Introduction to the Red Sea

Where is it?

The Red Sea is a branch of the Indian Ocean, beginning at the straits of Bab El Mandab, between Yemen and Ethiopia, and then climbing northwest to the point where the Sinai peninsula divides it into two long narrow gulfs : Eilat and Suez.
Sinai itself is about 400 km long and about 250 km width with an area of 61,000 square kilometers. The peninsula is divided to two major topographic zones. In the north and west are desert plains, while in the south a mountainous region (2642m high), a part of the mountain range stretching from deep in Saudi Arabia, across Sinai and thence to Nubia on the African continent.

How was it formed and what did it look like?
The Red Sea was created, like many another sea in the world by the movement of ground planes of the Earth's face 25-30 million year ago. At that time the Arab peninsula (Saudi, Yemen) started to part from Africa along a thin break line which was filled, in a very short time , by the oceans water. That way a very thin ocean was formed, much thinner than the Red Sea of today.
Mother nature did not stop at that. 20 million years ago another geological movement started, the Arab peninsula which was parted from Africa started to move to the north. That movement struck resistance in Turkey and swung to the east, so another break line was formed going all he way from Mount Chermon in the north part of Israel through the Jordan valley to the Dead Sea and from there through Eilat and Aqaba through the Gulf of Eilat to Ras Muchamad at the southern point of Sinai.

Today we have 3 ocean bodies that together are called The Red Sea but in reality they are different in age, structure and the way they were formed. Today the majority of the movement is in the Gulf of Eilat, where Jordan and Saudi Arabia are moving to the north while Israel and Sinai stays in one place. The young age of the Gulf of Eilat is what make it so deep, 1000m in Dahab and 1800m north of the Straits of Tiran. On the other hand the old Gulf of Suez is relatively shallow, 85m max. depth.

The island of Tiran and Snapir block the entrance to the Gulf of Eilat. A chain of reefs connect them with Arabia in the east and Sinai in the west. the straits of Tiran (approx. 6 km wide) are located east of Tiran island. The four patches of reefs in the straits have claimed many ships over the centuries, and even today many captains cross the straits only in day time. the reef patches, Gordon, Thomas, Woodhouse and Jackson are separated by deep rifts 40-80m deep and the tides create strong currents between them. There are only two channels considered safely navigable : Enterprise Passage - between Gordon reef and Sinai's shore (1200m width and 300m deep) and Grafton Channel Between Jackson reef and the island of Tiran (800m width and 70m deep). East from Snapir to Saudi the max. depth is 10m.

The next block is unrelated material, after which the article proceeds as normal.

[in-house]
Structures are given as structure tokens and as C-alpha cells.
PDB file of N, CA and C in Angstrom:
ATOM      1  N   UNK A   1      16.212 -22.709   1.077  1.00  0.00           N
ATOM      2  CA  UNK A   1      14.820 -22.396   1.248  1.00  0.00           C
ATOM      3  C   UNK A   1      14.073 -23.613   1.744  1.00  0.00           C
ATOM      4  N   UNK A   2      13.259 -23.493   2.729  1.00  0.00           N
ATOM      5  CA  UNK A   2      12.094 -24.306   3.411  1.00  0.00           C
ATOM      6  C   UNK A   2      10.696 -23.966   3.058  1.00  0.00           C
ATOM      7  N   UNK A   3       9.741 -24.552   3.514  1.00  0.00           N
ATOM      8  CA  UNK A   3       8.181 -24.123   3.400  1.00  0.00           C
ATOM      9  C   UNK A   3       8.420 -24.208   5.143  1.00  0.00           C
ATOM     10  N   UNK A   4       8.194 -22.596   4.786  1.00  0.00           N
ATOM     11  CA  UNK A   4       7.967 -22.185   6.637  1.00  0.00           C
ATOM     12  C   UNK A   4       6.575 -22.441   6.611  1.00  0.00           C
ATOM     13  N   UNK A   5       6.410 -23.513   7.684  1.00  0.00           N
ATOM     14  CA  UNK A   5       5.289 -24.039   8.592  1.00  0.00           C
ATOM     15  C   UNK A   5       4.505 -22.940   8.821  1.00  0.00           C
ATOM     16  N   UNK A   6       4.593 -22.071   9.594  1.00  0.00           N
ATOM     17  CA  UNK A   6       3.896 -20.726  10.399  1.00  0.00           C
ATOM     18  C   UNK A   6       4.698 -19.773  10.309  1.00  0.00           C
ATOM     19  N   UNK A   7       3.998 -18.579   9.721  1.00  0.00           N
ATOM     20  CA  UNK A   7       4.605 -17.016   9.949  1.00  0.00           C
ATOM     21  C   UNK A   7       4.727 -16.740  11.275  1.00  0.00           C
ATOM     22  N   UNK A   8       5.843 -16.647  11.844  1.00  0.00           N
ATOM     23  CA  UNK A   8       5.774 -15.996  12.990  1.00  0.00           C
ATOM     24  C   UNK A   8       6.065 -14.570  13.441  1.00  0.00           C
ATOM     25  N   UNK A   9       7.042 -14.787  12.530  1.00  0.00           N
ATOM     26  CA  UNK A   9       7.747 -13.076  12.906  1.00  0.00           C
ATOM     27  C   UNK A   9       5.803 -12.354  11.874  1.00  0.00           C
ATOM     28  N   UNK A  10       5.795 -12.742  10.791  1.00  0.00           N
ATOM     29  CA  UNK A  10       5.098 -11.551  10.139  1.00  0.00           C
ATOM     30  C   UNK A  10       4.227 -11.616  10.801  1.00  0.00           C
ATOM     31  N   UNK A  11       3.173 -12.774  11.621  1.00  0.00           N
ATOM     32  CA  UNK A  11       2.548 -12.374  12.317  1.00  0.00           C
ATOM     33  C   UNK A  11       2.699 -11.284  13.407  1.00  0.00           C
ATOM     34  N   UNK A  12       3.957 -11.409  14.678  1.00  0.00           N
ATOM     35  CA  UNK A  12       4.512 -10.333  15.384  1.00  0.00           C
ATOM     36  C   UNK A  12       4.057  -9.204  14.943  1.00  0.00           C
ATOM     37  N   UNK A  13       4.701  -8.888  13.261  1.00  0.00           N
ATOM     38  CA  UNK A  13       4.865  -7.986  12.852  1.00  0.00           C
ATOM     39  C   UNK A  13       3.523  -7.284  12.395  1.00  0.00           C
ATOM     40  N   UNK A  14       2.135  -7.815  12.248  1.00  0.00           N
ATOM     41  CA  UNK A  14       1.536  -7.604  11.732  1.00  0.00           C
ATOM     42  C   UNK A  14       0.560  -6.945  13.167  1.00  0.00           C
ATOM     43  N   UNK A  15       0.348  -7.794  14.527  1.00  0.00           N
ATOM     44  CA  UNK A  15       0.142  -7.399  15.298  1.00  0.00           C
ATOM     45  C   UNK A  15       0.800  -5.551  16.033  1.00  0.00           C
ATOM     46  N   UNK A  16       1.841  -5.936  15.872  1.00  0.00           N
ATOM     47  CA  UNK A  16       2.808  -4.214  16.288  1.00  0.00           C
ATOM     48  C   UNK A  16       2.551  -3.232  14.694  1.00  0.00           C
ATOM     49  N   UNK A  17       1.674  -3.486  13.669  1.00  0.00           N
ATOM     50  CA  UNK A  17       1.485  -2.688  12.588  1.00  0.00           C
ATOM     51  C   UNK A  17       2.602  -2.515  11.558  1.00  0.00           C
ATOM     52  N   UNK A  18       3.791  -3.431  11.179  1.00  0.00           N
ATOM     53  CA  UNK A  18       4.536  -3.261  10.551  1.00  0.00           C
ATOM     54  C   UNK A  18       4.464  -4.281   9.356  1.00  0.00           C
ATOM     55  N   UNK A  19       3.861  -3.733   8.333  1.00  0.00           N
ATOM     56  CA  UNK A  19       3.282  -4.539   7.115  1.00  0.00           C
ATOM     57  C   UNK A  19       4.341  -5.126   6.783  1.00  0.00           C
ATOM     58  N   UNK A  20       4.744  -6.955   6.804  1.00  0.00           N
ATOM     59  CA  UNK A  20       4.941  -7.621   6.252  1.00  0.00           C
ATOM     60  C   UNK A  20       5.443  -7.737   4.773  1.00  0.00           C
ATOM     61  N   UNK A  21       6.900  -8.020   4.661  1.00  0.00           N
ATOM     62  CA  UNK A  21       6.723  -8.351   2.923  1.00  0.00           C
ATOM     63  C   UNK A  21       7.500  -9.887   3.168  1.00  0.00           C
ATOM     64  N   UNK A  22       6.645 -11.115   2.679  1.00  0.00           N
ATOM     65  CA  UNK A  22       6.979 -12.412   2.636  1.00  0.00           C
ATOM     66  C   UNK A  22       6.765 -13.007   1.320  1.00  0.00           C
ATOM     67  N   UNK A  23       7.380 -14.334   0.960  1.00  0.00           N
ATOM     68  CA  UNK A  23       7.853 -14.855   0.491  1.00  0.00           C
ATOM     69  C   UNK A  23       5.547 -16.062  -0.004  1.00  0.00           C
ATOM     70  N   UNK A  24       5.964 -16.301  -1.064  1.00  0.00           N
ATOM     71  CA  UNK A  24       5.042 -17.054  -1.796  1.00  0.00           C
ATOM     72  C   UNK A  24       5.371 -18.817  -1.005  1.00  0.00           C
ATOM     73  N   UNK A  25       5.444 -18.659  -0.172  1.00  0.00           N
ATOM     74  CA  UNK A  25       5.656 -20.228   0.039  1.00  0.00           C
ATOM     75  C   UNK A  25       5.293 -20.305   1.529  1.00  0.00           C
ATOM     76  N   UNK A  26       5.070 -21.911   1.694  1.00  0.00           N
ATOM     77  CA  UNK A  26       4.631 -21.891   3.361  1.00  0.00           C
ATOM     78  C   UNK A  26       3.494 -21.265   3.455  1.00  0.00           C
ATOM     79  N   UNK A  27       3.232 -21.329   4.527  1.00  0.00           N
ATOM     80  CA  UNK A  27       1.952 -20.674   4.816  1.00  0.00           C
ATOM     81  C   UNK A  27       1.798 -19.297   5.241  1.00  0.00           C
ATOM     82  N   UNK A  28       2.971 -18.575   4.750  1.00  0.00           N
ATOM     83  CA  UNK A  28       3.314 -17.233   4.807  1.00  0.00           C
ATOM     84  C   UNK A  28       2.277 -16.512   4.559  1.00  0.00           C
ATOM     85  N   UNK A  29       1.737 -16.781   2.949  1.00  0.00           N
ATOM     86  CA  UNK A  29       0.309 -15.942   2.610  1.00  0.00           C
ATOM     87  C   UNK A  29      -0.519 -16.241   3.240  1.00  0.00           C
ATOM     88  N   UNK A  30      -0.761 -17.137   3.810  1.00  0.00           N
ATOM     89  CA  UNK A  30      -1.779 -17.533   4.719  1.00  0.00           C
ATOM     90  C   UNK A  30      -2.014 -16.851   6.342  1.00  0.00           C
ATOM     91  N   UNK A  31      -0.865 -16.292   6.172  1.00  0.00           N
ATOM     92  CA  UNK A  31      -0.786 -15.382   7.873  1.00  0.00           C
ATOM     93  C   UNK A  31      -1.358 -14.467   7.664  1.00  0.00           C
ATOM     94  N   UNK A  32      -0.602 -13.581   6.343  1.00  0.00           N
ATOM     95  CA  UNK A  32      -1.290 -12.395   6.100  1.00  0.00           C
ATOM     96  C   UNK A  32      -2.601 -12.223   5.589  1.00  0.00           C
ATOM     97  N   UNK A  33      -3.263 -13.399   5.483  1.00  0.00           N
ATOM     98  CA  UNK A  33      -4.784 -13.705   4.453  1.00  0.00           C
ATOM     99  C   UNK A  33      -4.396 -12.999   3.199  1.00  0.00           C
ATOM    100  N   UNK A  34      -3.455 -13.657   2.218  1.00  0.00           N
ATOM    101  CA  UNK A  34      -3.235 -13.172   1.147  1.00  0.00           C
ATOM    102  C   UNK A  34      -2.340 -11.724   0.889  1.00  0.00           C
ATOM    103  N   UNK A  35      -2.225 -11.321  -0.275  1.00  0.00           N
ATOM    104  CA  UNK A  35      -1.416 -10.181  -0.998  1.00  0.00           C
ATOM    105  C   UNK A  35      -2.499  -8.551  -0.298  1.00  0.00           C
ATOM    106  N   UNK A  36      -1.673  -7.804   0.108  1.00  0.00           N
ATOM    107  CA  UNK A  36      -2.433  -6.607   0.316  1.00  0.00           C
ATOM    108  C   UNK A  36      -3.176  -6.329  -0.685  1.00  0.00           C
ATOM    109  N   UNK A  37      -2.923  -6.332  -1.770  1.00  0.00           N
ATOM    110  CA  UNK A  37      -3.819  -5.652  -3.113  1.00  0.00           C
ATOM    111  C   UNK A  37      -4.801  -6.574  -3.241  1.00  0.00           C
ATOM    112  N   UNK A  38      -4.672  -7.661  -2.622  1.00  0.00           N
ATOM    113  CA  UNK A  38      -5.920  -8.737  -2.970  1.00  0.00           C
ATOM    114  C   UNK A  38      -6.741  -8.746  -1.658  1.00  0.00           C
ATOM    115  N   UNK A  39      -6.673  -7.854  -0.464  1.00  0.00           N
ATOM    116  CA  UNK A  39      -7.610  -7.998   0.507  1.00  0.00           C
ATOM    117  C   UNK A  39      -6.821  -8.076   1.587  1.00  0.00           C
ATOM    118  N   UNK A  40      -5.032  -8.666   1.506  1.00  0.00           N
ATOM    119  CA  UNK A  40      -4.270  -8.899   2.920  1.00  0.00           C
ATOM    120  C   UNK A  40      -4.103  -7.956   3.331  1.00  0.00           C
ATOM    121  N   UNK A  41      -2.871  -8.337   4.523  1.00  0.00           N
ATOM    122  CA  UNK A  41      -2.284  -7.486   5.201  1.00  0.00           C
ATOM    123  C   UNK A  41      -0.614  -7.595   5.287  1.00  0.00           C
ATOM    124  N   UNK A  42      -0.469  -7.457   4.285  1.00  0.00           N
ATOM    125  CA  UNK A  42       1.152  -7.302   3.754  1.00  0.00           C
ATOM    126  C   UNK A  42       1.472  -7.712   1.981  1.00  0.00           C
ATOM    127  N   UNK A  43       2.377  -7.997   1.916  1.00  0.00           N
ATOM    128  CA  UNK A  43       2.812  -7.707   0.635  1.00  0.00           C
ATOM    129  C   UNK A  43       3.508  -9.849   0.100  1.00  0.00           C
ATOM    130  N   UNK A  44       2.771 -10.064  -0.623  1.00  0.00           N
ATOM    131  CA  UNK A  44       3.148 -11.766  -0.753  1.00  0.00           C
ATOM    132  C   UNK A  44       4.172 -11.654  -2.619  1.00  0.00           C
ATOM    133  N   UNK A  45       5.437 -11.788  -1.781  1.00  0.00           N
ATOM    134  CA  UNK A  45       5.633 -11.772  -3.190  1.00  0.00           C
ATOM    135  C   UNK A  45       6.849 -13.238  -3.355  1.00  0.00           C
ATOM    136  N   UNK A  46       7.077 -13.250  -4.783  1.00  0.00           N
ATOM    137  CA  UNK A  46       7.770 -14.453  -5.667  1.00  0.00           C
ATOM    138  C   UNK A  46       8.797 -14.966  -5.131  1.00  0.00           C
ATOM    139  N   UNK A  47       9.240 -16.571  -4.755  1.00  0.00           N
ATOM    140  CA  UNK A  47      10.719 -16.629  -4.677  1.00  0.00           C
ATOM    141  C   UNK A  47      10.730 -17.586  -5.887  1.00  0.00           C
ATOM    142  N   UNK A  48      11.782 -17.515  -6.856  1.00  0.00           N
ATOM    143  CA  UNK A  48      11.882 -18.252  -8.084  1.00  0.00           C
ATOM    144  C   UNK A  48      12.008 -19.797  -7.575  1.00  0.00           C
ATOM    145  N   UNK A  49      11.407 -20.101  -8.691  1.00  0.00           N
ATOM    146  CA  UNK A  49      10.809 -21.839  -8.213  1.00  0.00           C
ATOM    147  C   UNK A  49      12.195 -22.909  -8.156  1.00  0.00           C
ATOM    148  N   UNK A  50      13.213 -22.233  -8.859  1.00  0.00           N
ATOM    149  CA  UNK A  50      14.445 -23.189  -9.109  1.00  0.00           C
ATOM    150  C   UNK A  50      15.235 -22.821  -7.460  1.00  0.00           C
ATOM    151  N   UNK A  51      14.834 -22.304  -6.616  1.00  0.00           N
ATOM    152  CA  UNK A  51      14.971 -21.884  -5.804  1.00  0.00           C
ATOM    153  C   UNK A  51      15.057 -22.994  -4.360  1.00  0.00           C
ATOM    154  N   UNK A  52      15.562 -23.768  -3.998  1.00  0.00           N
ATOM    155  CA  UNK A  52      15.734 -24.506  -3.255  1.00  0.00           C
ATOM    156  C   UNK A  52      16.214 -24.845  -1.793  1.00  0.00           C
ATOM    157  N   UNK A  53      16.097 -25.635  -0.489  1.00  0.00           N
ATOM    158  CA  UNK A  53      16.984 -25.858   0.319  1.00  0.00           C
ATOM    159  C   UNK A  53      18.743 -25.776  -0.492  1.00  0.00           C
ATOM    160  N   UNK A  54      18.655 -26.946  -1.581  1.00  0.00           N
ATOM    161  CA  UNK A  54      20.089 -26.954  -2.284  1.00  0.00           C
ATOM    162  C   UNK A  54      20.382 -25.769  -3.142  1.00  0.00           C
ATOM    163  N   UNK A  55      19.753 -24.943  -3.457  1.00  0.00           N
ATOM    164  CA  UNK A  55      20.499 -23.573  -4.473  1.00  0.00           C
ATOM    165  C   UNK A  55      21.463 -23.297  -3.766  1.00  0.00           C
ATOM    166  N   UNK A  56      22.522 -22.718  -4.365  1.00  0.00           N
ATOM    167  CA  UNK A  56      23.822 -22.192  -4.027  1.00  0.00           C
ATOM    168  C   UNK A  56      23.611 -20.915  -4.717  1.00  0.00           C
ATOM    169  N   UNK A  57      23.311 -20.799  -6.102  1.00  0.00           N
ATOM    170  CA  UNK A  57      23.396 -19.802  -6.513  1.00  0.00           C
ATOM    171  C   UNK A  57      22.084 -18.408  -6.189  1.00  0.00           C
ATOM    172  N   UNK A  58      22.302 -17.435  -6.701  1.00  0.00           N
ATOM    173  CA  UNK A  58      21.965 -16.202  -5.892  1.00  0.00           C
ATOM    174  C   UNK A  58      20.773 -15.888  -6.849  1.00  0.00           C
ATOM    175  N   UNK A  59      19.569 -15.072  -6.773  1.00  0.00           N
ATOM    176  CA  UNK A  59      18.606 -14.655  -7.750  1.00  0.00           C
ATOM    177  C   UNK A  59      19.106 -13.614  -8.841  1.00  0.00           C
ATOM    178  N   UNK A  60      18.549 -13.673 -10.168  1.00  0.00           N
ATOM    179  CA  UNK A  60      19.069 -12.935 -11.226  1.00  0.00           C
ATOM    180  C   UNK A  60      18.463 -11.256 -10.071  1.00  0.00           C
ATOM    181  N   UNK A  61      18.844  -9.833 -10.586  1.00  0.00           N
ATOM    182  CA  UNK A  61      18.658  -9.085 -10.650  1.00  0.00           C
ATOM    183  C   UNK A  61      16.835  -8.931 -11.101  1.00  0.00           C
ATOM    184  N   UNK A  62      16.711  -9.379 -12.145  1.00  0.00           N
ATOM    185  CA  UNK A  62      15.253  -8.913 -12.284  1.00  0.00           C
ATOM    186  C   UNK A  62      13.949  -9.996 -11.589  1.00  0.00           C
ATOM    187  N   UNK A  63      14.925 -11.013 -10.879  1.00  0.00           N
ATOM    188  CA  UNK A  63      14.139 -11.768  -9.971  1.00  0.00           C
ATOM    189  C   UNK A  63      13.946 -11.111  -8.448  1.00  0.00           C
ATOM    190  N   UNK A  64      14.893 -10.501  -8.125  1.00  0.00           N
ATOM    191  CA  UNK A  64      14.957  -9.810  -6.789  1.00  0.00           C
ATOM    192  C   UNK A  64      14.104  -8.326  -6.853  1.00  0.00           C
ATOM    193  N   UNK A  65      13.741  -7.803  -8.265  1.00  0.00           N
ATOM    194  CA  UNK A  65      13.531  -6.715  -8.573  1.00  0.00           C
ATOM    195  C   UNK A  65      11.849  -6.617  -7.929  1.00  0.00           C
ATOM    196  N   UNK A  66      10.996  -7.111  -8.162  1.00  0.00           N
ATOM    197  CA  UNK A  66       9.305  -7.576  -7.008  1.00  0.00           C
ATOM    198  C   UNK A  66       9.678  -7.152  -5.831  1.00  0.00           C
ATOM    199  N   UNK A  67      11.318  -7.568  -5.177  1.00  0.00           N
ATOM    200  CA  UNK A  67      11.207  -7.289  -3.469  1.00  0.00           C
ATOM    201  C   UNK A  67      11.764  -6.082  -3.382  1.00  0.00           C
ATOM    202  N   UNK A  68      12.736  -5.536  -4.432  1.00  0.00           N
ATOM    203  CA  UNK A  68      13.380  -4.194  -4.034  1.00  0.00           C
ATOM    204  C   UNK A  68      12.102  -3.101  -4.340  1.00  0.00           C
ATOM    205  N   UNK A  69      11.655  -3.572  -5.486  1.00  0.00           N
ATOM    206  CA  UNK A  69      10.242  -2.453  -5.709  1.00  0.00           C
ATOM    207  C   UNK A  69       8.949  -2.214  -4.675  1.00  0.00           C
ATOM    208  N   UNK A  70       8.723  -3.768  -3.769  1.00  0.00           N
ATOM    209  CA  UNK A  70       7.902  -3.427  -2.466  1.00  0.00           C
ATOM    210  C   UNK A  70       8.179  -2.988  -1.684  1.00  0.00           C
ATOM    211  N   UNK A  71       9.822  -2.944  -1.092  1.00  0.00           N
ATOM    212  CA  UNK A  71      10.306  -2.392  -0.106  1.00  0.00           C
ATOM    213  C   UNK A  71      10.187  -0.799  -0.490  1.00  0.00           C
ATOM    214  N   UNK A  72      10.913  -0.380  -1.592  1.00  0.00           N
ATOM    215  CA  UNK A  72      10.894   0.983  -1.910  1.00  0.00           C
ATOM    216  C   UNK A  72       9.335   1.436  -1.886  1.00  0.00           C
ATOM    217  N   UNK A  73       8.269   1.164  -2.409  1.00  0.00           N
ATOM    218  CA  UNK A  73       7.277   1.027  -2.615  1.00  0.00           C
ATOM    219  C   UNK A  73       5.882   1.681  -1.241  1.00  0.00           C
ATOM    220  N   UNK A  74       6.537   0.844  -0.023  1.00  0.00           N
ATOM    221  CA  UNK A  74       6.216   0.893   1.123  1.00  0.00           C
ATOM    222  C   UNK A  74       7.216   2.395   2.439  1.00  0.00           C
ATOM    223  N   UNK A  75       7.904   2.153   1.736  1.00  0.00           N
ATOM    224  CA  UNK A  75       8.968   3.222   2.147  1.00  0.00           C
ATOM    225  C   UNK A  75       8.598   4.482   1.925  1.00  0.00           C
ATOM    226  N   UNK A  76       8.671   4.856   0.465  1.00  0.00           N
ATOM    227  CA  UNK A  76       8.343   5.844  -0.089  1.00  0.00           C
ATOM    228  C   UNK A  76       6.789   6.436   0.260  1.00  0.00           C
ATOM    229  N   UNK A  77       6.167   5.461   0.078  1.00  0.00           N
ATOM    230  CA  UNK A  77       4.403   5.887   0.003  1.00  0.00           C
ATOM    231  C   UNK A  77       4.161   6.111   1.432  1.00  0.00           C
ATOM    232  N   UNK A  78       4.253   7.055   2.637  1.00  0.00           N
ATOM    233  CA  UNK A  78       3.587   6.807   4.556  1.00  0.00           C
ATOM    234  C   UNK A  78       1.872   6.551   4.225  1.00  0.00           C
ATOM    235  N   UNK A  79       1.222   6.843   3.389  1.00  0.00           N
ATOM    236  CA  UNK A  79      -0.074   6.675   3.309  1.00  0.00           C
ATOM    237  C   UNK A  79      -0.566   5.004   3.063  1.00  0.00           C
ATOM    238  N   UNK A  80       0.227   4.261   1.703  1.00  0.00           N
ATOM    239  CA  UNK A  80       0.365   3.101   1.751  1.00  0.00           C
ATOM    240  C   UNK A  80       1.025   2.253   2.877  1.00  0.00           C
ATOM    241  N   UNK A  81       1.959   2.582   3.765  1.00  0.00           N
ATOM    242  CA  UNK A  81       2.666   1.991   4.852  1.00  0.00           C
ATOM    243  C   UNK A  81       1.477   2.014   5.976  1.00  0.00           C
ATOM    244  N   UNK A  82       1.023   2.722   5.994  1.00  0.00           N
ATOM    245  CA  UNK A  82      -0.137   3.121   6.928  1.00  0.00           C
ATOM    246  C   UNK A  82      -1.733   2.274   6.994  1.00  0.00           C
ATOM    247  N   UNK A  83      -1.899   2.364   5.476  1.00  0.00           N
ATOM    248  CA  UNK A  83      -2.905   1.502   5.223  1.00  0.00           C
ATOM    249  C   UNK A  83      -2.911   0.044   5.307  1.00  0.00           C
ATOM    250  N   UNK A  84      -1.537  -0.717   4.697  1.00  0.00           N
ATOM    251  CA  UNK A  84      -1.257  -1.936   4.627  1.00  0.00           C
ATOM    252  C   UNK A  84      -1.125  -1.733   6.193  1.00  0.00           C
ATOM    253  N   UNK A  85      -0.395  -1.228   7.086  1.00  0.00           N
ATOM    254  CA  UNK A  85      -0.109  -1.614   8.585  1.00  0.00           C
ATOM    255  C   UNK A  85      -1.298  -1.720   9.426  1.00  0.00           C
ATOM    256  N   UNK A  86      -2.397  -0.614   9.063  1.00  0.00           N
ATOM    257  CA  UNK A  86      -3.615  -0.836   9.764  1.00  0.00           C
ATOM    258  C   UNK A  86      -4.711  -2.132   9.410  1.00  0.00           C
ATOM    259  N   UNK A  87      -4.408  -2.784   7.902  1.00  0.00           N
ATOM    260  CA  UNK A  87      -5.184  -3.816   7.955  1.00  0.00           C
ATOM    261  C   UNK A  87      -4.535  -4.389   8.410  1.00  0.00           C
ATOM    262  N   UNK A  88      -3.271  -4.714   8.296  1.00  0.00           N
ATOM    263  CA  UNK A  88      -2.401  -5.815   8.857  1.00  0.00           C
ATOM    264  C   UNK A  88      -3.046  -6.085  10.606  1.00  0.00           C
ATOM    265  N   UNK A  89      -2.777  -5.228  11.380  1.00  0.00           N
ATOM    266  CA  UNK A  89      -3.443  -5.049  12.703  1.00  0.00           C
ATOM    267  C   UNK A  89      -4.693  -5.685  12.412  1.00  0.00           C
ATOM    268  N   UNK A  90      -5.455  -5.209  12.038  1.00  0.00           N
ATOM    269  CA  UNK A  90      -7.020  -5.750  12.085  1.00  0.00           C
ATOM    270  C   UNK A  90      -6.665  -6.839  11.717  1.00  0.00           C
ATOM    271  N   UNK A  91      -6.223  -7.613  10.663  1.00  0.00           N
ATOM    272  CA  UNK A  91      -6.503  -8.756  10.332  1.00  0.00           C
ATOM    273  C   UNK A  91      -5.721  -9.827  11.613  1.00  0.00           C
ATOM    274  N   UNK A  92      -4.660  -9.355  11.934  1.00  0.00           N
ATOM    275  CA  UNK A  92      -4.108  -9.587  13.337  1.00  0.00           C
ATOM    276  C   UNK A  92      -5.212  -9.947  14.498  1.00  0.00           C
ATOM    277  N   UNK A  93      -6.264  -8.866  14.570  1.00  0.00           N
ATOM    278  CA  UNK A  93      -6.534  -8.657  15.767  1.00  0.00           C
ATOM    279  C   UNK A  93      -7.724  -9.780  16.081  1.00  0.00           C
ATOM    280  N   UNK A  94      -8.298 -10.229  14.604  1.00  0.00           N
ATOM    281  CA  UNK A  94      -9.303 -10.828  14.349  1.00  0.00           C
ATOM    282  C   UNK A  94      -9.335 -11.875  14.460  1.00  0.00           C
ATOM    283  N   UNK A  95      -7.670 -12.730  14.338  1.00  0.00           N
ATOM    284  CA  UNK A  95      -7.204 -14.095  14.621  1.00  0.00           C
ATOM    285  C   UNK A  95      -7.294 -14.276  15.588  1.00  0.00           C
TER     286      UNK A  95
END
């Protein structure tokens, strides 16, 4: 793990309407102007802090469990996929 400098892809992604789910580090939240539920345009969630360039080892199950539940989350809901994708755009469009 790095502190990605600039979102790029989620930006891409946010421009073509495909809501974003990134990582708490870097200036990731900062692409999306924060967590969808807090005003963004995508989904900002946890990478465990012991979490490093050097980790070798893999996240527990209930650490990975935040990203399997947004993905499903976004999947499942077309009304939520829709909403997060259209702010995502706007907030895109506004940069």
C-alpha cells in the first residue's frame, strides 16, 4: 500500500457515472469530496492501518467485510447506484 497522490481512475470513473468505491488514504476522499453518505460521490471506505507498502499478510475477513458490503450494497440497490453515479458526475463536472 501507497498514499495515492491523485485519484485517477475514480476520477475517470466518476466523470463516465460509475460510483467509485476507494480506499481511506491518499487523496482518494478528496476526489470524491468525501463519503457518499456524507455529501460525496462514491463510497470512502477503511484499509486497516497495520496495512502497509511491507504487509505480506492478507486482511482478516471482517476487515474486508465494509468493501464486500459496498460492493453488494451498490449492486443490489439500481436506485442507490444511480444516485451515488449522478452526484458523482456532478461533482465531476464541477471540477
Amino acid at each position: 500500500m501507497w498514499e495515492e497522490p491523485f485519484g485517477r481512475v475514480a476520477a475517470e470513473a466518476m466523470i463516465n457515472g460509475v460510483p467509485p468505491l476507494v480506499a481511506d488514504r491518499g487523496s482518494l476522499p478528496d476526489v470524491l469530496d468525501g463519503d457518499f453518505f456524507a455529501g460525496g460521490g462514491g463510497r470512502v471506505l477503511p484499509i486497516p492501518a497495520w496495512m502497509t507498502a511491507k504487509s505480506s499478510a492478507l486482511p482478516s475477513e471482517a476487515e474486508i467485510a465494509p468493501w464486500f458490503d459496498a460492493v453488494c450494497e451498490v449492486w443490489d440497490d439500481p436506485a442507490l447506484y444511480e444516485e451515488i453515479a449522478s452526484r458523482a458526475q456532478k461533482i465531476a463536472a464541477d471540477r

Weather
The Sinai peninsula is a part of the arid belt of deserts that encircles the globe in the northern hamesphire. Meteorological speaking Sinai can also be divided to 3 climate zones: the east coast of the Gulf of Suez, the mountains of southern Sinai and the west cost of the Gulf of Eilat. In winter the weather systems responsible for rain in the Mediterranean do not reach below 31°N. Only the occasionally strong systems that reach below that latitude cause rain in Sinai and most low pressure systems cause sandstorms around Sinai.
Low pressure systems developing in the Sahara desert draw hot dry east winds from Asia which cause dramatic temperature rises frequently accompanied by sand storms. Those same periods may also see lows developing over the Red Sea, bring moist cold air from the south and creating clouds, haze, electrical storms and very occasionally rain.

The western shore of the Gulf of Eilat is in the influence of the topography of the Syrian-East African Rift, the ocean and Sinai mountains. The area can experience changes between north and south due to the prevailing north winds which bring in dry desert air. This air becomes progressively moisture-laden as it descends the gulf. The prevailing northerlies funneled to the gulf by the Rift's Arava Valley are only slightly influenced by offshore wind in an easterly direction during the day and westerly direction at night.

Going south along the gulf, the open sea exerts an increasing profound influence upon the prevailing northern winds. The famous, and rare, southern storms, which always occur during the summer, can reach a maximum velocity of 8 to 9 on the Beaufort scale. The northern land mass is the primary influence over temperature in the gulf, but this influence diminishes to the south as you approach the open sea.

The open sea's moderating effect creates an interesting temperature pattern: maximum summer temperatures are lower in the south while minimum temperatures are higher in the north with the opposite during the winter when maximum temperatures are higher in the south and minimum temperatures are lower in the north. In any event the coldest month in the year is January while the warmest are July and August.

Water temperature are higher in the north part of the Gulf of Eilat then in the south of Sinai with the lowest temperatures in February and the higher in August and September. On the average water temperature range from 20°C to 26°C and are not affected by daily atmospheric temperature of passing weather systems.

Most divers, when asked to compare their local diving conditions with those in the Red Sea, find it a 'Paradise' with clear visibility (20-80m), little wave action, and warm temperatures all year long.

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